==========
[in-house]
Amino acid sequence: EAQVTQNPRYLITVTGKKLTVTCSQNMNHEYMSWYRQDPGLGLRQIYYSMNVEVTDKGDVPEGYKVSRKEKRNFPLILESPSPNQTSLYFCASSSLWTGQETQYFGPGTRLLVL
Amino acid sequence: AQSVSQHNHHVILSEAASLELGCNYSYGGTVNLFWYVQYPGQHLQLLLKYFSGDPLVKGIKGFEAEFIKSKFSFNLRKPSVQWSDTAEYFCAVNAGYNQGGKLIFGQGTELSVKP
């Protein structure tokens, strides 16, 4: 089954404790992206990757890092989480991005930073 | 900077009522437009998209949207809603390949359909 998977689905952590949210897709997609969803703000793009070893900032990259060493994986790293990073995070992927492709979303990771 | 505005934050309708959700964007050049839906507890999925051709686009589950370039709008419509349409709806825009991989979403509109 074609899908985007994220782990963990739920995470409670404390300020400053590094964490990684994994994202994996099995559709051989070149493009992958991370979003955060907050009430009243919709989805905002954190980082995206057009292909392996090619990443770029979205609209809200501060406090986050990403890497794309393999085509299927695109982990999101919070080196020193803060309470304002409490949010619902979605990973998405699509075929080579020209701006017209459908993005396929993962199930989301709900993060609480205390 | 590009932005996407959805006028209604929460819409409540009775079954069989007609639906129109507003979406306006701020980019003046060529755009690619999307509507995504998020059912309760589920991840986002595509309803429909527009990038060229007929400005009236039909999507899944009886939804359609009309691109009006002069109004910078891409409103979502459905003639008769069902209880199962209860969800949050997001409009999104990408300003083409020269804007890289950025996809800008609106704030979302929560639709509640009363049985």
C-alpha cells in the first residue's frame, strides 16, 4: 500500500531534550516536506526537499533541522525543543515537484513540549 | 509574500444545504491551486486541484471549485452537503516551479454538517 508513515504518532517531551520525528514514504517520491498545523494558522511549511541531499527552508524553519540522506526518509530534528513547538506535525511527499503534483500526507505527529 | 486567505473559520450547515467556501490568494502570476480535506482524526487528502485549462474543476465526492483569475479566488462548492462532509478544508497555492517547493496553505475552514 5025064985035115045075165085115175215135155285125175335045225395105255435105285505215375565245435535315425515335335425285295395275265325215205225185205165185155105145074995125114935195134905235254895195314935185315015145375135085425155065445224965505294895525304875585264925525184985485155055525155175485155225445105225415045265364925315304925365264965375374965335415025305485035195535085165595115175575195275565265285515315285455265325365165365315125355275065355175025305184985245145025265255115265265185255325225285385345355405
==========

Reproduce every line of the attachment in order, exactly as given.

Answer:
[in-house]
Amino acid sequence: EAQVTQNPRYLITVTGKKLTVTCSQNMNHEYMSWYRQDPGLGLRQIYYSMNVEVTDKGDVPEGYKVSRKEKRNFPLILESPSPNQTSLYFCASSSLWTGQETQYFGPGTRLLVL
Amino acid sequence: AQSVSQHNHHVILSEAASLELGCNYSYGGTVNLFWYVQYPGQHLQLLLKYFSGDPLVKGIKGFEAEFIKSKFSFNLRKPSVQWSDTAEYFCAVNAGYNQGGKLIFGQGTELSVKP
């Protein structure tokens, strides 16, 4: 089954404790992206990757890092989480991005930073 | 900077009522437009998209949207809603390949359909 998977689905952590949210897709997609969803703000793009070893900032990259060493994986790293990073995070992927492709979303990771 | 505005934050309708959700964007050049839906507890999925051709686009589950370039709008419509349409709806825009991989979403509109 074609899908985007994220782990963990739920995470409670404390300020400053590094964490990684994994994202994996099995559709051989070149493009992958991370979003955060907050009430009243919709989805905002954190980082995206057009292909392996090619990443770029979205609209809200501060406090986050990403890497794309393999085509299927695109982990999101919070080196020193803060309470304002409490949010619902979605990973998405699509075929080579020209701006017209459908993005396929993962199930989301709900993060609480205390 | 590009932005996407959805006028209604929460819409409540009775079954069989007609639906129109507003979406306006701020980019003046060529755009690619999307509507995504998020059912309760589920991840986002595509309803429909527009990038060229007929400005009236039909999507899944009886939804359609009309691109009006002069109004910078891409409103979502459905003639008769069902209880199962209860969800949050997001409009999104990408300003083409020269804007890289950025996809800008609106704030979302929560639709509640009363049985």
C-alpha cells in the first residue's frame, strides 16, 4: 500500500531534550516536506526537499533541522525543543515537484513540549 | 509574500444545504491551486486541484471549485452537503516551479454538517 508513515504518532517531551520525528514514504517520491498545523494558522511549511541531499527552508524553519540522506526518509530534528513547538506535525511527499503534483500526507505527529 | 486567505473559520450547515467556501490568494502570476480535506482524526487528502485549462474543476465526492483569475479566488462548492462532509478544508497555492517547493496553505475552514 5025064985035115045075165085115175215135155285125175335045225395105255435105285505215375565245435535315425515335335425285295395275265325215205225185205165185155105145074995125114935195134905235254895195314935185315015145375135085425155065445224965505294895525304875585264925525184985485155055525155175485155225445105225415045265364925315304925365264965375374965335415025305485035195535085165595115175575195275565265285515315285455265325365165365315125355275065355175025305184985245145025265255115265265185255325225285385345355405